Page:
The Russian leader took a gamble to back Bashar al-Assad against Syrian opposition forces but increasingly it appears as if both men miscalculated
From his place in the ruins of east Ghouta, Arif Othman finds the current phase of Syria's war as viciously simple. The longer he holds out against Bashar al-Assad and his allies, the worse it will get- especially at the hands of the Russians.
” We were supposed to have surrendered by now ,” he said at the end of the most intensive week-long barrage anywhere in Syria in the past three years.
” When we didn't, the bombs were bigger, the planes more regular, and the traumata like nothing we've seen. All sent from Moscow .”
The Russian-led air blitz has been the sum of all anxieties for the besieged population on the ground. Up to 400,000 people, with nowhere to run, ought to have pinned down by Vladimir Putin's air force as Syrian and Iranian-backed ground troops edge closer to the largest and most important opposition area anywhere south of Idlib.
For Assad and Putin, Ghouta is the key to controlling the capital, and winning the war. But outside the Syrian cauldron, friends and foes alike are starting to believe both men have miscalculated.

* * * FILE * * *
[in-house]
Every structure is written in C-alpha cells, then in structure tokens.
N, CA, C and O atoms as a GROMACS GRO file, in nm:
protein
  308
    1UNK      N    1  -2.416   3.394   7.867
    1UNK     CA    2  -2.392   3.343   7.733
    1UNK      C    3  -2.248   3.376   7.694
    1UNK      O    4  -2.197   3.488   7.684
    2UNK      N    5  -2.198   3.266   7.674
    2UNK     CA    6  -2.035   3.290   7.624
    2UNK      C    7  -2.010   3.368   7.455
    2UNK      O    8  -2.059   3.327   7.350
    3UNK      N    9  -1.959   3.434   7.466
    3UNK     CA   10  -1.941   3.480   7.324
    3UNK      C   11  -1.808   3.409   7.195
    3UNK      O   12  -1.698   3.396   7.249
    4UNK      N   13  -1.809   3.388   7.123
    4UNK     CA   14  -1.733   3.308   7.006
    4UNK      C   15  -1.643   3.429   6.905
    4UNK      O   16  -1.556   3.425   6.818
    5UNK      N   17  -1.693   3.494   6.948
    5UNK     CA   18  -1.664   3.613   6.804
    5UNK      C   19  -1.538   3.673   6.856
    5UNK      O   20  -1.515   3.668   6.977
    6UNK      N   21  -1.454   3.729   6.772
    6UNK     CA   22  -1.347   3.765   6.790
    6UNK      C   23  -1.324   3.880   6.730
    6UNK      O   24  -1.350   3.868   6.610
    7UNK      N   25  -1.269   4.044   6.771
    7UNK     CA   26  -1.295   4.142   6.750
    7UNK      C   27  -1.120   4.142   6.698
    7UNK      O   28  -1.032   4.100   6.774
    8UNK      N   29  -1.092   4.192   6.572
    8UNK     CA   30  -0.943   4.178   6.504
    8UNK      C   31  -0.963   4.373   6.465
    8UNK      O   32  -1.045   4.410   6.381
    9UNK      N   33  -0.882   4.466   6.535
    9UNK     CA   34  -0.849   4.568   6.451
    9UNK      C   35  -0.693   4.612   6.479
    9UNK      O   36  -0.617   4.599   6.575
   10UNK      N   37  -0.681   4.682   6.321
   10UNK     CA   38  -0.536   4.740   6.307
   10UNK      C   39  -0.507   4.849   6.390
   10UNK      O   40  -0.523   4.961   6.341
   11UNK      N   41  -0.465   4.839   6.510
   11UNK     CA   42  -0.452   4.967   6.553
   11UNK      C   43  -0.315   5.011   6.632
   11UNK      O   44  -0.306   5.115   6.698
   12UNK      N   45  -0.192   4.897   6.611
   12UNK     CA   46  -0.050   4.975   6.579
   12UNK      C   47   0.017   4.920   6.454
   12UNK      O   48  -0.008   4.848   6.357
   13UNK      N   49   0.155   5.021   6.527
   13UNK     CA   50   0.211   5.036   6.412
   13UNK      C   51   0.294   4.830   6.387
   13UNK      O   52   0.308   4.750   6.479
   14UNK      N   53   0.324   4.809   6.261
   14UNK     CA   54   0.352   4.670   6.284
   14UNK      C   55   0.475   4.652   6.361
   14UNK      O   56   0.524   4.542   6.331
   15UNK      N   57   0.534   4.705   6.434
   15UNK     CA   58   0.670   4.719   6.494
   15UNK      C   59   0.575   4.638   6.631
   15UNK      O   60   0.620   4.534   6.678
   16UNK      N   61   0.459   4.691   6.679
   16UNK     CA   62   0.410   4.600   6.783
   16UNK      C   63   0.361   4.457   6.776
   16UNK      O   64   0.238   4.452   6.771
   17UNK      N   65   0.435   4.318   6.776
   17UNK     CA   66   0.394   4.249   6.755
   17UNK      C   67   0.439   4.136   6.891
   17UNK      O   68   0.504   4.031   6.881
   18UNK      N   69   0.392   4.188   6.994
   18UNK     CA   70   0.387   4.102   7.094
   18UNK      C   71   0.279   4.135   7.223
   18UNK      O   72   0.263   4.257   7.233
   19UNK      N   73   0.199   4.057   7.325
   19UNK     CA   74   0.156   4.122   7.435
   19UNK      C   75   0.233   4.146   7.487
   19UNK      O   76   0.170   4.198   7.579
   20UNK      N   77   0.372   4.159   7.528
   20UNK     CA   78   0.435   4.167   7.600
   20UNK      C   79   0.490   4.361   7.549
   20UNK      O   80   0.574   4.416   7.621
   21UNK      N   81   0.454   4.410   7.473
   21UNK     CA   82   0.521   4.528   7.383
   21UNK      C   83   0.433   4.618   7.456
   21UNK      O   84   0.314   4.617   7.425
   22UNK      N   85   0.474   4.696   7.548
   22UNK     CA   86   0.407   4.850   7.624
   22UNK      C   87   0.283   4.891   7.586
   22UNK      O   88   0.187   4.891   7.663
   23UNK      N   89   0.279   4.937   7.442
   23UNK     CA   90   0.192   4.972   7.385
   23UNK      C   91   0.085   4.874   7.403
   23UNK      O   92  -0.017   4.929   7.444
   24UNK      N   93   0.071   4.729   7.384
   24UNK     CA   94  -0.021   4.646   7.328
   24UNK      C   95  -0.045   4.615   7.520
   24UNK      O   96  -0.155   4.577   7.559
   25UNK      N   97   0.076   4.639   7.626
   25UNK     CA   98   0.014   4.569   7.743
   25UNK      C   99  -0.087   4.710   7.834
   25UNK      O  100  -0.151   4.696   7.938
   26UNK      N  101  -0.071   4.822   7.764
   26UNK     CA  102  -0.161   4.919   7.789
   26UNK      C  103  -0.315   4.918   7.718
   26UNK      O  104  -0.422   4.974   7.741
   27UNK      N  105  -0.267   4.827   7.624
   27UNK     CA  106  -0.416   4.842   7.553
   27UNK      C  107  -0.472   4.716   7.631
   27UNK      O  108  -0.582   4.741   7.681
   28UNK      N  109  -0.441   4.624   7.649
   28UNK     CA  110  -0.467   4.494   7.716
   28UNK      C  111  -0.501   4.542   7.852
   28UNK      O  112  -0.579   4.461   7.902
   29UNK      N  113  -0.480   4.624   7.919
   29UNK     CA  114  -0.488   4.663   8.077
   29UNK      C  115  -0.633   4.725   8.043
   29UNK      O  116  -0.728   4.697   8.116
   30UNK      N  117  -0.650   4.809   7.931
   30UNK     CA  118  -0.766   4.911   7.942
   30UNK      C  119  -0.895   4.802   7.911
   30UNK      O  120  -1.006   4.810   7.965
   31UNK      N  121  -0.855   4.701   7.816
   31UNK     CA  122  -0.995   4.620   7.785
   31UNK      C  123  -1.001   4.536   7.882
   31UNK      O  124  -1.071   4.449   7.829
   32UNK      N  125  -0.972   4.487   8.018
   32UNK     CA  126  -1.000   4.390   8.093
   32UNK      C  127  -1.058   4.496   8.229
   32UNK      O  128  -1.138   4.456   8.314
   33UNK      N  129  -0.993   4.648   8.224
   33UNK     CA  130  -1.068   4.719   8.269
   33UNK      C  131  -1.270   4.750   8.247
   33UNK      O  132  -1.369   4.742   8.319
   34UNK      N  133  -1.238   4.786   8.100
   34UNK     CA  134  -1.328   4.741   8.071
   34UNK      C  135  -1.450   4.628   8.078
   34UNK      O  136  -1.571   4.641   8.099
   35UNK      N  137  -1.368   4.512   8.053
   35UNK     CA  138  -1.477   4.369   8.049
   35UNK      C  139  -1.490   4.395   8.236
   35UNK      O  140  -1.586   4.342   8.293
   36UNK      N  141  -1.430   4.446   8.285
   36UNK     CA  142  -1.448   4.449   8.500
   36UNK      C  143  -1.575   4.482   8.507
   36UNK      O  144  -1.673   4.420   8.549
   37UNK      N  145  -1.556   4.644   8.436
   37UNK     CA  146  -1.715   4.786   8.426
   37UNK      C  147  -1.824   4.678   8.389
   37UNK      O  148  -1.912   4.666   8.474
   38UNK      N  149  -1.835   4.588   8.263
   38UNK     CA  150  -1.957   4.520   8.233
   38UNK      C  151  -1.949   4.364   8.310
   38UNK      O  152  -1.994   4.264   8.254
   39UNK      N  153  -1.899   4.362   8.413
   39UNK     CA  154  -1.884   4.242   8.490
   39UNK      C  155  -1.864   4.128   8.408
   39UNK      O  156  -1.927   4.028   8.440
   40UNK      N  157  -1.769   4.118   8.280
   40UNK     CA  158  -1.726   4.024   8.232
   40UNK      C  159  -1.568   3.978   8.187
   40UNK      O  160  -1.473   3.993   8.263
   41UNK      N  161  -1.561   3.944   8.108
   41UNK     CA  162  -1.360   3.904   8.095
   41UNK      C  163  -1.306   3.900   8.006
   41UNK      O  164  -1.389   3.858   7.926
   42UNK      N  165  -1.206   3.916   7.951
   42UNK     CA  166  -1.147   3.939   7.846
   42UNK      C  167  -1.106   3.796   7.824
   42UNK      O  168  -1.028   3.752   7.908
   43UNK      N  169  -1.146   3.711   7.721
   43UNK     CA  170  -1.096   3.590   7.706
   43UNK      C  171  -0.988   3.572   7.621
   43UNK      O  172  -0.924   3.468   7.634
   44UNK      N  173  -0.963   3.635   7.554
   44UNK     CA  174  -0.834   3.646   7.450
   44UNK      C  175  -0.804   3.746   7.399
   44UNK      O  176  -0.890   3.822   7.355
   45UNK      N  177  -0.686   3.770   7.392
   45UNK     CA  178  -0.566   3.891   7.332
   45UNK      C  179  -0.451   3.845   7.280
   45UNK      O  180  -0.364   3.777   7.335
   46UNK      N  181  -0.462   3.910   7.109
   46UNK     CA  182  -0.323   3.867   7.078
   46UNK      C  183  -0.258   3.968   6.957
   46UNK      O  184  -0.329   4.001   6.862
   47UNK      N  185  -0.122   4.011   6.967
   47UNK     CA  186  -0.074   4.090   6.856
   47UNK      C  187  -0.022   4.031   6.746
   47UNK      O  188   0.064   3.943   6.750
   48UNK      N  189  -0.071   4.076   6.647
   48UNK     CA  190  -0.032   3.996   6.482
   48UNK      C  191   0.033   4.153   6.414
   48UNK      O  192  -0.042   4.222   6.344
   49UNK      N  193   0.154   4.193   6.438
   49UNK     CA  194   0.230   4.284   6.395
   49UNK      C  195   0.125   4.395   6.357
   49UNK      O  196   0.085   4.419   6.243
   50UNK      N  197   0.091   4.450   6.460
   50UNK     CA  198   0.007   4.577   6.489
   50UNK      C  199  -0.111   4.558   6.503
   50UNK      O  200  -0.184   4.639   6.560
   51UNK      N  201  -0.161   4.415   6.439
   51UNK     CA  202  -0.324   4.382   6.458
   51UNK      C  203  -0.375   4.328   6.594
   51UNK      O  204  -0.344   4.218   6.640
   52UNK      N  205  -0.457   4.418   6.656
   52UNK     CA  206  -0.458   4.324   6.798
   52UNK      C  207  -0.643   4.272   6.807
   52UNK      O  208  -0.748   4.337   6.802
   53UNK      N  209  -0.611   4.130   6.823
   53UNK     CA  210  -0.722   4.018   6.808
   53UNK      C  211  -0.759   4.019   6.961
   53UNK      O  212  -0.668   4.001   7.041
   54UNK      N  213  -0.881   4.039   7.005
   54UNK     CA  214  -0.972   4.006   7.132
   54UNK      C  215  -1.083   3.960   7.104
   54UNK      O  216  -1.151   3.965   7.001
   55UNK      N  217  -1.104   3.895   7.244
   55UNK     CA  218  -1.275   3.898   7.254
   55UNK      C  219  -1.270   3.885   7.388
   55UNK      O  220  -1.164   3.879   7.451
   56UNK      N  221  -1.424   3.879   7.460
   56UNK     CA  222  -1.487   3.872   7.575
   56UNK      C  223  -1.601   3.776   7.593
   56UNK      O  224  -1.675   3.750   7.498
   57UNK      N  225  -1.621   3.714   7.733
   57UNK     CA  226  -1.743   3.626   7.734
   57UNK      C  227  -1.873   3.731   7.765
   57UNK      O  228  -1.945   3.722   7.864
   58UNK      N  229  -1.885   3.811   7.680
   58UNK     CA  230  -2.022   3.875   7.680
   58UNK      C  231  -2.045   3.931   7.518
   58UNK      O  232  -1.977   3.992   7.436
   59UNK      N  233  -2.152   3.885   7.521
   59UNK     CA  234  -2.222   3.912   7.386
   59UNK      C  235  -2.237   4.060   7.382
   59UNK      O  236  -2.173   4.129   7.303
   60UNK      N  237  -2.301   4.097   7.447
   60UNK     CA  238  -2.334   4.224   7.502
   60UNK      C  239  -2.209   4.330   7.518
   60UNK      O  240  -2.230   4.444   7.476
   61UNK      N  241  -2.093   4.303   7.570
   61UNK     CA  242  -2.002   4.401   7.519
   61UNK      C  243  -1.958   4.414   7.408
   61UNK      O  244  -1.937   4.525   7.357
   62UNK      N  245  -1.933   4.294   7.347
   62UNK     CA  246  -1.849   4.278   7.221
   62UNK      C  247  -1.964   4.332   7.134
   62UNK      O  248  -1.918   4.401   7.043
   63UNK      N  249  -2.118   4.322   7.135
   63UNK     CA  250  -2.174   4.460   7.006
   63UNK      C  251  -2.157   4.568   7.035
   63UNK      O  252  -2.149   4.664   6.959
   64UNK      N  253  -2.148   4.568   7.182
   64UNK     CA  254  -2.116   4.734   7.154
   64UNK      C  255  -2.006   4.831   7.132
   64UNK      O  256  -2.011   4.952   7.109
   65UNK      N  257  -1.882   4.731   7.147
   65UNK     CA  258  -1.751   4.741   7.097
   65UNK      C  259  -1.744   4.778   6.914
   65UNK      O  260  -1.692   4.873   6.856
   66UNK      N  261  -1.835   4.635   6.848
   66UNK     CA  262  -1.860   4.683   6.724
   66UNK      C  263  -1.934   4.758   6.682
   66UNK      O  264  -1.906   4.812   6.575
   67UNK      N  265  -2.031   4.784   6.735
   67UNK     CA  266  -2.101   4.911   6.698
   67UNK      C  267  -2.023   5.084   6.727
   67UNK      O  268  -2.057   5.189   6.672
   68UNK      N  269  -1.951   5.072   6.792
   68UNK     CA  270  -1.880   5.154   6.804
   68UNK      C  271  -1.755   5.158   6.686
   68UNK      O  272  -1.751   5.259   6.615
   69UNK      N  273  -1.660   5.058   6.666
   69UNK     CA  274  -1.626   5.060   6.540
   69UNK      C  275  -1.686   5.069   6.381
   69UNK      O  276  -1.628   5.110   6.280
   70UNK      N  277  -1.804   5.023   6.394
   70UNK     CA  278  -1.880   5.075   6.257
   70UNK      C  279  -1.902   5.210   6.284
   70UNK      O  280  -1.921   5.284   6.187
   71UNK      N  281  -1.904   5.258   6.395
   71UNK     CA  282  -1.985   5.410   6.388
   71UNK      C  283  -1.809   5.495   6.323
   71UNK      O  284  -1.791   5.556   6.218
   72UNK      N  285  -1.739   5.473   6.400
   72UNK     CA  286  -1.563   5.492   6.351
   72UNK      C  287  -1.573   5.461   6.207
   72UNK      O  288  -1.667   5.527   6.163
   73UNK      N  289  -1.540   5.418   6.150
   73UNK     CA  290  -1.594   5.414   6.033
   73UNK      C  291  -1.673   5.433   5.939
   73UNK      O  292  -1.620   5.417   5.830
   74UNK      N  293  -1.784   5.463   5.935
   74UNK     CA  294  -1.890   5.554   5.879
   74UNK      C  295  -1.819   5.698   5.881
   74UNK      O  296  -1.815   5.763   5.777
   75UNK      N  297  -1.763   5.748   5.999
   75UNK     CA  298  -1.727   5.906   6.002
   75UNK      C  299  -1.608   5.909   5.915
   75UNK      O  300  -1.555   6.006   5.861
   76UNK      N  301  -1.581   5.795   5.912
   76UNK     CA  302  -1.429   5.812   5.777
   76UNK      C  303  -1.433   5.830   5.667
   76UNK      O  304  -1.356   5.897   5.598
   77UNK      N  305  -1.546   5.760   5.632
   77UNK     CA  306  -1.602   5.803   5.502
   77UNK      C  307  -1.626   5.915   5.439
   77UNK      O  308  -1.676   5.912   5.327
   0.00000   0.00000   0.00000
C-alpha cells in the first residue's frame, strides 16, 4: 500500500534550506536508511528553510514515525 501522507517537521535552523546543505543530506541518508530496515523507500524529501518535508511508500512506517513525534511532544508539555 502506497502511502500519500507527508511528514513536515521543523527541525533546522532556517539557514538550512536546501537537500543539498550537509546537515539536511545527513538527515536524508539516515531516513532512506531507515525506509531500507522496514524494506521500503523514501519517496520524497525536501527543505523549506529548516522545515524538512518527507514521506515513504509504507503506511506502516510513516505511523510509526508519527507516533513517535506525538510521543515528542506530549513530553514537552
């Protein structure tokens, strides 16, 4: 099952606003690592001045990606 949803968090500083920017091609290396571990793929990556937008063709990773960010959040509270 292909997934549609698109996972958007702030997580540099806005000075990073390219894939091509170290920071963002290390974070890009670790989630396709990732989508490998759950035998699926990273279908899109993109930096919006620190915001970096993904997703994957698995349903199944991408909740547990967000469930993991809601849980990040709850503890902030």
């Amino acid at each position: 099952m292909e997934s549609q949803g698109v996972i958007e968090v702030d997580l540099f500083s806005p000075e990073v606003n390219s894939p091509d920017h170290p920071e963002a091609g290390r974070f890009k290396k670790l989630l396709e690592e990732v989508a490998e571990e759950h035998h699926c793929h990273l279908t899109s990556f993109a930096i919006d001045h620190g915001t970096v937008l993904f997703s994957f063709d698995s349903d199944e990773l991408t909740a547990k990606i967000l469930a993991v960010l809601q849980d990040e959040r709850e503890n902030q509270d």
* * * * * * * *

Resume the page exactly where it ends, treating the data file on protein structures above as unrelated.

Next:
Nearly 18 months into Russia's intervention to prevent Assad's defeat at the hands of rebel groups “thats been” advancing on his heartland areas of Latakia and Tartous, it is increasingly unclear just how Moscow will recoup its investment in the world's most complex and intractable conflict.
While it no longer seems Assad is in danger of dropping, what remains of Syria looks nothing like the prewar country he used to rule. Central authority in the once-rigid police state has been subsumed several times over – first by opposition groups, and then by regional players also increasingly invested in shaping postwar outcomes in their own interests, which only partly align with what Putin wants. Protagonists on both sides are drowning in a inundate they did not see ahead.
Putin, in particular, is learning that Syria in its present form is ungovernable. His December claim of “victory” at a Russian airbase near Idlib has been followed by a dizzying series of events which, on the contrary, have drawn Russia further into the war. At the same time they have exposed the Assad regime's near-total dependence on proxy support to hold its positions, let alone secure more gains.
The statement is looking every bit as premature as George W Bush's claim of” mission achieved”, stimulated in a speech on the flight deck of the USS Abraham Lincoln in 2003 at the end of the war in Iraq. In attempting to showcase a superpower's military strength, the former president instead exposed its diplomatic limitations.
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